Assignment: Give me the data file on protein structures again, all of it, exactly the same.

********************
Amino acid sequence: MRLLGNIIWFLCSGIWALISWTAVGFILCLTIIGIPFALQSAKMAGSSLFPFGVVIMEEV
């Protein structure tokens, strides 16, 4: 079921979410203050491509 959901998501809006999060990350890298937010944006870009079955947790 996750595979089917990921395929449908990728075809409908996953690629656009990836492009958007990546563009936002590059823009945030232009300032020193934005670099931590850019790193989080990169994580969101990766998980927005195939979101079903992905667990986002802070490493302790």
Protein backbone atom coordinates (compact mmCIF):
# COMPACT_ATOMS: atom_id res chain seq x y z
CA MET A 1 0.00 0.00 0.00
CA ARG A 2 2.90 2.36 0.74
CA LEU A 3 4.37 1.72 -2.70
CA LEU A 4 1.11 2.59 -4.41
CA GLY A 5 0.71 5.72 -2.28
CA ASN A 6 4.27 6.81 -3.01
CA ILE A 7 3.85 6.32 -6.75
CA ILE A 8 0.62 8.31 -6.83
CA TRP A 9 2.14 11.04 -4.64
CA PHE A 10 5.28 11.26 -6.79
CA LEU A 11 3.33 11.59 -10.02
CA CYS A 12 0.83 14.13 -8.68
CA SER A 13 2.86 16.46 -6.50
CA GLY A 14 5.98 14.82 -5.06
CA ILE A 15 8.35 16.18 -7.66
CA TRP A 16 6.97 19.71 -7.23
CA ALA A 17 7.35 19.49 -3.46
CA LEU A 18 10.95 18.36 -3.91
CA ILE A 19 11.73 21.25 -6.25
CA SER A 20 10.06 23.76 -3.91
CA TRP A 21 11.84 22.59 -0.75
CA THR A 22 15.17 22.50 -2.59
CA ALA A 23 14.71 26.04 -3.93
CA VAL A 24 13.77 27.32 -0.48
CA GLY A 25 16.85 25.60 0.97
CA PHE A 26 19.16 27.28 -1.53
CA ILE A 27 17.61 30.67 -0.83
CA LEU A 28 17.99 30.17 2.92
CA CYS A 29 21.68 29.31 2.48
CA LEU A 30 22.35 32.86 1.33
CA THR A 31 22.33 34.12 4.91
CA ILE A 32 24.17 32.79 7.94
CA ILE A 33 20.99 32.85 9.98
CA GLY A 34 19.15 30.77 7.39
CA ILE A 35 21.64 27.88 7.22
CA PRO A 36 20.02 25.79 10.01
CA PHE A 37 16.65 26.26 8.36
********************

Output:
Amino acid sequence: MRLLGNIIWFLCSGIWALISWTAVGFILCLTIIGIPFALQSAKMAGSSLFPFGVVIMEEV
């Protein structure tokens, strides 16, 4: 079921979410203050491509 959901998501809006999060990350890298937010944006870009079955947790 996750595979089917990921395929449908990728075809409908996953690629656009990836492009958007990546563009936002590059823009945030232009300032020193934005670099931590850019790193989080990169994580969101990766998980927005195939979101079903992905667990986002802070490493302790």
Protein backbone atom coordinates (compact mmCIF):
# COMPACT_ATOMS: atom_id res chain seq x y z
CA MET A 1 0.00 0.00 0.00
CA ARG A 2 2.90 2.36 0.74
CA LEU A 3 4.37 1.72 -2.70
CA LEU A 4 1.11 2.59 -4.41
CA GLY A 5 0.71 5.72 -2.28
CA ASN A 6 4.27 6.81 -3.01
CA ILE A 7 3.85 6.32 -6.75
CA ILE A 8 0.62 8.31 -6.83
CA TRP A 9 2.14 11.04 -4.64
CA PHE A 10 5.28 11.26 -6.79
CA LEU A 11 3.33 11.59 -10.02
CA CYS A 12 0.83 14.13 -8.68
CA SER A 13 2.86 16.46 -6.50
CA GLY A 14 5.98 14.82 -5.06
CA ILE A 15 8.35 16.18 -7.66
CA TRP A 16 6.97 19.71 -7.23
CA ALA A 17 7.35 19.49 -3.46
CA LEU A 18 10.95 18.36 -3.91
CA ILE A 19 11.73 21.25 -6.25
CA SER A 20 10.06 23.76 -3.91
CA TRP A 21 11.84 22.59 -0.75
CA THR A 22 15.17 22.50 -2.59
CA ALA A 23 14.71 26.04 -3.93
CA VAL A 24 13.77 27.32 -0.48
CA GLY A 25 16.85 25.60 0.97
CA PHE A 26 19.16 27.28 -1.53
CA ILE A 27 17.61 30.67 -0.83
CA LEU A 28 17.99 30.17 2.92
CA CYS A 29 21.68 29.31 2.48
CA LEU A 30 22.35 32.86 1.33
CA THR A 31 22.33 34.12 4.91
CA ILE A 32 24.17 32.79 7.94
CA ILE A 33 20.99 32.85 9.98
CA GLY A 34 19.15 30.77 7.39
CA ILE A 35 21.64 27.88 7.22
CA PRO A 36 20.02 25.79 10.01
CA PHE A 37 16.65 26.26 8.36